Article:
How the Music Industry Is About To Change

The bad news is in -- as it has been almost every year since 2000.

Album sales in the U.S. are down year to year 13% and that includes digital revenue according to Nielsen SoundScan.

That’s a decline for eight of the last nine years for record sales.

It’s an ugly scene.

Sales down and that’s with 40% of music purchases coming from online sales – notably iTunes.

It never occurred to the label executives that you can’t make a customer buy what they don’t want to buy. And consumers don’t want to buy what they can get for free.

And they especially don’t want to buy albums – whatever these days.

Downloads sold 1.16 billion songs individually (or cherry-picked, as I like to say) – that’s up 8.3%.

But before you get too excited, that 8.3% increase must be compared with a 27% increase posted last year compared to 2007. So when is a lot not good enough – when analyzing downloaded music sales.

SoundScan does some pretty creative “research” by combining album sales with what it calls "track equivalent albums” -- 10 separate song downloads as the equivalent of a single album purchase. Even with that monkeying around, sales fell by 8.5%.

In my opinion, 2009 was another year without the next Beatles or a new genre the equivalent of rap or hip-hop. No killer music trend is predictable because record labels are into cutting costs and not going out and finding new artists, new music and new genres.

But the lesson is never learned.

It’s not nice to screw with the consumer – especially today, when consumers have so many choices.

Obviously, consumers spend lots of money on albums and downloads and Apple apps and monthly cell phone fees and on and on. But the record industry wants to rebound from its nine-year slide the old fashioned way -- dictating what they think consumers should buy.

The labels are old school but now Apple is the new record industry.

And in a few weeks, there will be another way to push music to consumers on Apple's cool new tablet device (announcement expected January 27). When Steve Jobs conned the labels into thinking he was going to help stamp out illegal downloading of music back in the Napster days, they never dreamed that they were creating a monster.

That “monster” sold lots of what he wanted to sell – iPods, then iPhones and soon tablets. In the record industry today, music is no longer the star. It is the fuel that drives the sale of devices – iPods, iPhones, iTablets, smart phones, etc. And the new gatekeeper is this mysterious genius named Steve Jobs.

You could never have created a music maven like Jobs – only the record labels could in their shortsightedness, their unwillingness to buy Napster and be a player in the digital world or their inability to see what the consumer wants.

They are not alone.

Netflix did a deal with the devil – I mean, Warner Brothers – to allow Netflix to have access to a wider variety of movies online. Currently, if you rent a Netflix DVD you have about 100,000 titles to choose from. Rent a movie online and you have only about 17,000 choices.

Now, with the new deal that presumably the other studios will emulate, Netflix will have a ton of content, but wait …

Because that’s what a renter will have to do -- wait!

They will now have to wait 28 days to access new movies so as to reduce the appeal of Netflix when compared to buying a DVD. That's how Warner Brothers wants it and damn the consumer.

Like holding back their releases to Netflix is going to sell more DVDs.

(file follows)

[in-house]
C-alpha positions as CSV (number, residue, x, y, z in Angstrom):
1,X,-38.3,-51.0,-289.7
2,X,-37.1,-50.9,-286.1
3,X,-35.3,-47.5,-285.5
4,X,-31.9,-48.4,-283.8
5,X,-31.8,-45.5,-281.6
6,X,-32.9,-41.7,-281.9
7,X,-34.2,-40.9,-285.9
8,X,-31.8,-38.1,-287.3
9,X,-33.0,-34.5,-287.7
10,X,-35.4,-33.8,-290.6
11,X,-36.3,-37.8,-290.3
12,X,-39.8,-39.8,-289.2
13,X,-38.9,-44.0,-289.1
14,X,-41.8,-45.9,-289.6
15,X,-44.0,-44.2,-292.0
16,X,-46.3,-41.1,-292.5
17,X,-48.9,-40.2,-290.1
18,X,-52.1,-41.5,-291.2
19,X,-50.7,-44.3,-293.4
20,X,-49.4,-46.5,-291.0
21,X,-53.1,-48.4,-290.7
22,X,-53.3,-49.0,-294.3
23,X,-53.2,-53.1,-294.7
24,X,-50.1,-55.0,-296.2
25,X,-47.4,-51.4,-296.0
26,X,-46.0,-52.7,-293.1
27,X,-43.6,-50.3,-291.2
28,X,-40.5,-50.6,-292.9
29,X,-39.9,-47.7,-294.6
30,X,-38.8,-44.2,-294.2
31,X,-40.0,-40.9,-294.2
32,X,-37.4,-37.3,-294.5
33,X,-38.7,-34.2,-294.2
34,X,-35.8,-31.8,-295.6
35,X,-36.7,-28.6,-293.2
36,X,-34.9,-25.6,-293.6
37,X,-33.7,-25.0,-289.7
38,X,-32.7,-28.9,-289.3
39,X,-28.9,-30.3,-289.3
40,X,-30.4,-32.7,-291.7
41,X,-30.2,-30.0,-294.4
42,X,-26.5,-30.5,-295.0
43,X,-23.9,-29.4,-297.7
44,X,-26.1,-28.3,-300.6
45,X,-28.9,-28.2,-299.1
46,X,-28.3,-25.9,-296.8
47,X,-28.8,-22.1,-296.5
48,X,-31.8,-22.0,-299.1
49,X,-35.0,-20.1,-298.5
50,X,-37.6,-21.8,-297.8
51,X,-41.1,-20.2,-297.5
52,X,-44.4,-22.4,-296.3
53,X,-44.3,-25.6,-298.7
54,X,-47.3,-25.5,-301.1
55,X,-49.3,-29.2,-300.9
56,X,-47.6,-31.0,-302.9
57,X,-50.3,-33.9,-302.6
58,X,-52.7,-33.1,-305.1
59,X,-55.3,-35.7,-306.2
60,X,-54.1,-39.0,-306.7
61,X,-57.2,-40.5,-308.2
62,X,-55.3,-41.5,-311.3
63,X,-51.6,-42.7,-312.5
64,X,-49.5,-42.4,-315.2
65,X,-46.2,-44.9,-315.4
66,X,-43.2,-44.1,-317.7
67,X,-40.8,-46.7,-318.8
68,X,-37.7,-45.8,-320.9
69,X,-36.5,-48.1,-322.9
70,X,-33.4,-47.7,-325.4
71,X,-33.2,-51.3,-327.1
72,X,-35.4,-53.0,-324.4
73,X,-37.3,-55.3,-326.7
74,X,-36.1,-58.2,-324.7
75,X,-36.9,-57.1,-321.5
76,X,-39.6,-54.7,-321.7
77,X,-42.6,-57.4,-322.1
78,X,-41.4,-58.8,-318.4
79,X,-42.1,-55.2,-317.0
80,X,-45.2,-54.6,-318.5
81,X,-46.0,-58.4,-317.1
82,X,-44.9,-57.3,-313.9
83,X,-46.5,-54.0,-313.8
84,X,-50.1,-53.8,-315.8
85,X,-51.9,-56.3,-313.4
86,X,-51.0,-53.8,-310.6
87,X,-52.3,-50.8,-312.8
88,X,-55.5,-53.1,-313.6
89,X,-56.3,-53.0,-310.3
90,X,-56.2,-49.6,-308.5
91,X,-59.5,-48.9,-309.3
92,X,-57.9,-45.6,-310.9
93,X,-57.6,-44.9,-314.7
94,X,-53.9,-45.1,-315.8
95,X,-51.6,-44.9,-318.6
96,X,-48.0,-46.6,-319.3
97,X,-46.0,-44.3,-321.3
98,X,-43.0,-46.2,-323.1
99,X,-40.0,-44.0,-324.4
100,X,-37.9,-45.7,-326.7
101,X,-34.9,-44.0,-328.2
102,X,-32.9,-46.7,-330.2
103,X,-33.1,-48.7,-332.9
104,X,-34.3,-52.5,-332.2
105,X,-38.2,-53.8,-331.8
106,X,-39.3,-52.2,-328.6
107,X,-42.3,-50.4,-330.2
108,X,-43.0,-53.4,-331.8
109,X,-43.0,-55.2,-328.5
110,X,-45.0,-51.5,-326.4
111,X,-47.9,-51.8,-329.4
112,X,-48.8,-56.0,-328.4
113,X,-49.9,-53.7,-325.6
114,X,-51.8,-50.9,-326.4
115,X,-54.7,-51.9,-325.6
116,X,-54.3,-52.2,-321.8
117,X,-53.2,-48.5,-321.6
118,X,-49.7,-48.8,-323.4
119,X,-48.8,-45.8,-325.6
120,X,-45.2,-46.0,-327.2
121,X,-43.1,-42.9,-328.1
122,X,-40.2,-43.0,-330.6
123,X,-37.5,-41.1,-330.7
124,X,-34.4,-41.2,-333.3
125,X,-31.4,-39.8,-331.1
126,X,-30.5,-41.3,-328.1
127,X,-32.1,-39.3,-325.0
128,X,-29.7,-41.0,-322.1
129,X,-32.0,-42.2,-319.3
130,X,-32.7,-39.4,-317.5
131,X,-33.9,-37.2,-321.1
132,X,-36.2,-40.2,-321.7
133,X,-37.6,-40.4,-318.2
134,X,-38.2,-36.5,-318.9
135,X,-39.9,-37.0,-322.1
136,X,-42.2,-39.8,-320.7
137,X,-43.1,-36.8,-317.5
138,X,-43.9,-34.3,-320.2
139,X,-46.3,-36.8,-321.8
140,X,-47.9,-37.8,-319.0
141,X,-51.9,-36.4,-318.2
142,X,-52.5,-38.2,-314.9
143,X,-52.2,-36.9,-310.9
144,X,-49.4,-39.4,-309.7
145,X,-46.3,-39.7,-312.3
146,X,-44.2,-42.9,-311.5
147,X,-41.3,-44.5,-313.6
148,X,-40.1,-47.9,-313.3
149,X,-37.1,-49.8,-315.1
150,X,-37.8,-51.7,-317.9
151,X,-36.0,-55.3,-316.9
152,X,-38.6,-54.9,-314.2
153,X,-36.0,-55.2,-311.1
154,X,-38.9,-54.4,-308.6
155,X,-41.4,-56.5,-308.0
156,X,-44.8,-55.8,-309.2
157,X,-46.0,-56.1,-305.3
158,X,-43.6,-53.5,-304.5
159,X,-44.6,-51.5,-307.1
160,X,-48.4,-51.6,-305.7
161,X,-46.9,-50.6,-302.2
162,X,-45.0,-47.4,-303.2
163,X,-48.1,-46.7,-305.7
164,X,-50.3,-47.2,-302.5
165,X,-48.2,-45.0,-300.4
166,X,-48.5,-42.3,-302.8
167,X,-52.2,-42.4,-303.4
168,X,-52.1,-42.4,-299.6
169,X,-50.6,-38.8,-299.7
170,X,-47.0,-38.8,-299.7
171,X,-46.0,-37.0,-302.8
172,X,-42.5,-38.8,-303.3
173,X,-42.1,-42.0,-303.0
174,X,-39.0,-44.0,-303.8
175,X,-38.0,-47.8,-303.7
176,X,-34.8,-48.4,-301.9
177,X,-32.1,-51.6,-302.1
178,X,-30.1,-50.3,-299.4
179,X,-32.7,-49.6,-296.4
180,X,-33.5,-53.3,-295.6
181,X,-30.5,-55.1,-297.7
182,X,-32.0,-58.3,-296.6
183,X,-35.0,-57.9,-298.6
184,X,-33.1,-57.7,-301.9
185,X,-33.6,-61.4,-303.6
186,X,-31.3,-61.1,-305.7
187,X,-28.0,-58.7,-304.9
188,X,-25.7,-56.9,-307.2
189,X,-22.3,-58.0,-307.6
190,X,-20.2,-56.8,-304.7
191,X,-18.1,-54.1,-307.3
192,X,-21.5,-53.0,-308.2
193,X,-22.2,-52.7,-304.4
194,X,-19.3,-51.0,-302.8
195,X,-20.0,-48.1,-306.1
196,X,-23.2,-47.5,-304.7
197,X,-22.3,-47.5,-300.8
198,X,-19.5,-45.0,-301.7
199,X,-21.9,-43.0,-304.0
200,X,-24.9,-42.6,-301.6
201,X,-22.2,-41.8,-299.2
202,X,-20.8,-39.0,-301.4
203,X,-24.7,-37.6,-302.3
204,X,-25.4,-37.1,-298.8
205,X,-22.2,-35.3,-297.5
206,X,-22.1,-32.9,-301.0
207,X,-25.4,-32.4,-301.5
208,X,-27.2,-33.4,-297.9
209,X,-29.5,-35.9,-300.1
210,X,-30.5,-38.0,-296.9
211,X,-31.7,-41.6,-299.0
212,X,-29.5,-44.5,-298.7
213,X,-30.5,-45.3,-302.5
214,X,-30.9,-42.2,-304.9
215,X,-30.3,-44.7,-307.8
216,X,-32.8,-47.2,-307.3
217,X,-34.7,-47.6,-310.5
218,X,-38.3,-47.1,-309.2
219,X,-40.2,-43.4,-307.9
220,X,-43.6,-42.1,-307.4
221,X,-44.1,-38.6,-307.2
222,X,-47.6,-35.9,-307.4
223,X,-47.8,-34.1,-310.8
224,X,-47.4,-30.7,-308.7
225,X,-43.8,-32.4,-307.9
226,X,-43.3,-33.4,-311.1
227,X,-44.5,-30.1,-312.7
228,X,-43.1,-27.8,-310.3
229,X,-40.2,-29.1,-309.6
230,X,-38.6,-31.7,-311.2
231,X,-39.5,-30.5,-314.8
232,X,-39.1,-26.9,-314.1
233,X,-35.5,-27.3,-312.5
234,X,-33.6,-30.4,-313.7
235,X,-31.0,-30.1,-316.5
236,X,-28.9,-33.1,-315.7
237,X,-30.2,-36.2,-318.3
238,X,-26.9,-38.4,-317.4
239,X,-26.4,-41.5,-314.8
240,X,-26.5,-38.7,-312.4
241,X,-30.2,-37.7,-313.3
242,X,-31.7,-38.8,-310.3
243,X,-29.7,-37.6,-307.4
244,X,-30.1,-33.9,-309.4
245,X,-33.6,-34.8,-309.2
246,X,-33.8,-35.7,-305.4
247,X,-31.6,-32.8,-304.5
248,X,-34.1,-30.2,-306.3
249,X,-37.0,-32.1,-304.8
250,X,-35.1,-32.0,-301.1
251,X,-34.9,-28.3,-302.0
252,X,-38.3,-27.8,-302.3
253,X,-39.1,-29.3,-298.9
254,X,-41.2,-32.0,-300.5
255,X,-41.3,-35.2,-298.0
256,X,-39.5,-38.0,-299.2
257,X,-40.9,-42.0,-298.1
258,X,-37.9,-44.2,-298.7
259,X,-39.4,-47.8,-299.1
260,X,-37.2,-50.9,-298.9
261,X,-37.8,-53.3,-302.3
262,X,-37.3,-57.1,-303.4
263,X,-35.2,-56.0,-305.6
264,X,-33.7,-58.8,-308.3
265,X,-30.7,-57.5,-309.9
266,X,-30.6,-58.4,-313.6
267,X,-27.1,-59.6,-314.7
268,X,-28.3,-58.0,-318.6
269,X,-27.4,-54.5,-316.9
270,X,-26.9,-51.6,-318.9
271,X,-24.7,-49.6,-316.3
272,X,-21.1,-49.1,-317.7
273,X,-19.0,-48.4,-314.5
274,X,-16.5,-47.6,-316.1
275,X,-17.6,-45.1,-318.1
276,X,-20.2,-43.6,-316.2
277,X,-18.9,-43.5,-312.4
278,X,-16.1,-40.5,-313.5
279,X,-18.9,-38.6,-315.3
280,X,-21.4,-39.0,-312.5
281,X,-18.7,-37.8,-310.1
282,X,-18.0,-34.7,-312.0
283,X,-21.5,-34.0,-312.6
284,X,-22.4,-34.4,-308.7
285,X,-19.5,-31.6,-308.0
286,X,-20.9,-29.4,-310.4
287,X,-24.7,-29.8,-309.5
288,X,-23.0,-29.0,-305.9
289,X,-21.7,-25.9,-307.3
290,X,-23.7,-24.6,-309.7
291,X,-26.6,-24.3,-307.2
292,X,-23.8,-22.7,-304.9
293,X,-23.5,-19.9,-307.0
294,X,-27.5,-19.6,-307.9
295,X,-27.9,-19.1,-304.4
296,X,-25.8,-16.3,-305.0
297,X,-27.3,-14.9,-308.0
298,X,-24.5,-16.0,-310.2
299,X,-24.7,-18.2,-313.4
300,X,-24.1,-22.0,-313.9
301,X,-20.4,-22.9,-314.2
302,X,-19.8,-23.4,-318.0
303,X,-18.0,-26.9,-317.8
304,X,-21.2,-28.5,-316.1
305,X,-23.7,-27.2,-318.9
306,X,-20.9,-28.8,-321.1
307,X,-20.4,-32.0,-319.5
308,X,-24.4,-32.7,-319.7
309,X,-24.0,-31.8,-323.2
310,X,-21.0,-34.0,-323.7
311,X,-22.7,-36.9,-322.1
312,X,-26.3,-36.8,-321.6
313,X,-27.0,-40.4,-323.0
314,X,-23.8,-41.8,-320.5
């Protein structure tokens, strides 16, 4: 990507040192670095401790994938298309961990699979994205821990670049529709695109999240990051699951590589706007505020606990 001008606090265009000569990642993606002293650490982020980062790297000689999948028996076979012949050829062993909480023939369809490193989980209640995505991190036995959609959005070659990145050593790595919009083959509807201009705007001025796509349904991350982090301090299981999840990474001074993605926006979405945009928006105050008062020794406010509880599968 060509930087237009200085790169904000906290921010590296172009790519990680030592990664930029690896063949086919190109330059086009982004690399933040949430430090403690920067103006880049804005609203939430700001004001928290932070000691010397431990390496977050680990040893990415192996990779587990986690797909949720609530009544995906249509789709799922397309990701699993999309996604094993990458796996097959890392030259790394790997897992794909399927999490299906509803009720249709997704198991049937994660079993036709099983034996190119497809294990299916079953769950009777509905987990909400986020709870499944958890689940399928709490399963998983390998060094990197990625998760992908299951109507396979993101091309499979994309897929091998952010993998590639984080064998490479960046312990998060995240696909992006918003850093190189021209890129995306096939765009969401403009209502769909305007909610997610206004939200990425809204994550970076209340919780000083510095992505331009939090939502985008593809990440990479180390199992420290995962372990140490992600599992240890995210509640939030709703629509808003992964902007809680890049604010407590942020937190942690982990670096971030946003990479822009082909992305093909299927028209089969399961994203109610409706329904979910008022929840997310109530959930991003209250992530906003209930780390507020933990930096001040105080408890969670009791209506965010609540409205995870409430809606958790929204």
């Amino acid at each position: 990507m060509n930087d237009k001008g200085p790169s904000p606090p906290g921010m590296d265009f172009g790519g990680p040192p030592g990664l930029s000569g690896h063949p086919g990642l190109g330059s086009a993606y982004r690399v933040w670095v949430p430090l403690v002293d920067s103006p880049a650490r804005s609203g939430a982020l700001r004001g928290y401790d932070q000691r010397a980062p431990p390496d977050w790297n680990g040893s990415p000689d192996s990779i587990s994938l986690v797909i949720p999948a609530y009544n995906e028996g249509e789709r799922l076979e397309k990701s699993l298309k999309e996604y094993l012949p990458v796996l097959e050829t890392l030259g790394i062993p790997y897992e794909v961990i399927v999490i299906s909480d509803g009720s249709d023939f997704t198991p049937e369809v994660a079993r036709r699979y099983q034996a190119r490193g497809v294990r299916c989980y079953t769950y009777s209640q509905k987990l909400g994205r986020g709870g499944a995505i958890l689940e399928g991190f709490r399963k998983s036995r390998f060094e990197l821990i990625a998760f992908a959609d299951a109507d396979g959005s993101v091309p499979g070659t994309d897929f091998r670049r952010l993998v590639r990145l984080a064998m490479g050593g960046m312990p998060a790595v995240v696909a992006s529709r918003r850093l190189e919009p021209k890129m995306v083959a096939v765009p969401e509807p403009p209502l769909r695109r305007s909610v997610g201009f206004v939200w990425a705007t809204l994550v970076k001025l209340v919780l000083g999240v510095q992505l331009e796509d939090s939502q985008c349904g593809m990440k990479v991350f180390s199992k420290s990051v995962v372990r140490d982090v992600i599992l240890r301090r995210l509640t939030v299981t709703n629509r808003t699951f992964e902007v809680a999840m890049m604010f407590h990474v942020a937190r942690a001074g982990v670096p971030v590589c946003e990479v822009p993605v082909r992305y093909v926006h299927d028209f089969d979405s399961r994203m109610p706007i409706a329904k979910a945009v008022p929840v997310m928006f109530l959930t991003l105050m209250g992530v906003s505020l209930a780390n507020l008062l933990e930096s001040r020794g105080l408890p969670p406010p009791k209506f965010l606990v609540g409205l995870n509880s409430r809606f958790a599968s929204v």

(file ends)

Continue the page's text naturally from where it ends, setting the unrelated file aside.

In other words, Netflix gets a lot of new titles for online distribution --- after all 70% Netflix customers rent older titles and that is a big part of it's deal with Warner Brothers. But to put a time delay for Netflix customers so Warner Brothers can think it will sell more DVDs is compromising Netflix.

And they are driving Netflix customers to competitor Blockbuster to rent the DVD if that's what it takes.

What a lousy deal.

More content at the expense of new titles – at least for 28 days.

Of course consumers are independent and they may decide to watch fewer movies using these outlets. After all, Apple may have something to say about all this in the next few weeks. The Apple tablet could have a nice ten-inch screen very suitable for watching movies direct from the iTunes store. That’s why ignoring the consumer is a loser of an idea.

If Apple makes a tablet that allows a consumer to read books, periodicals, scan the Internet, listen to music and view videos, watch TV shows, movies and/or offer streaming music using monthly subscription plans then both Netflix and Blockbuster are headed out of business.

And that brings me back to where I started – the record industry.

You need look no further than a desperate, outdated industry trying to force its will on consumers to see how it is all going to turn out.

Even these powerful people couldn’t muscle consumers into buying whatever it is they are selling.

And then Apple comes along again and puts everything consumers want into their hands at a reasonable price to enjoy on a very cool portable device.

And that’s how the music industry is going to change as well.

Apple will be the enabler. And artists can go directly to an ever-increasing audience of tablet owners but in the end the magic is no longer in the music (as the Lovin' Spoonful used to tell us).

The magic is the tablet.

The music is what fills the tablet.

Artists, arrangers, writers and producers will soon be able to bypass the labels like never before getting direct access to that mass audience.

And the music will exist to service the electronics industry -- not the other way around.

For those of you who would prefer to get Jerry's daily posts by email for FREE, please click here. Then look for a verifying email from FeedBurner to start service.
Thanks for forwarding my pieces to your friends and linking to your websites and boards.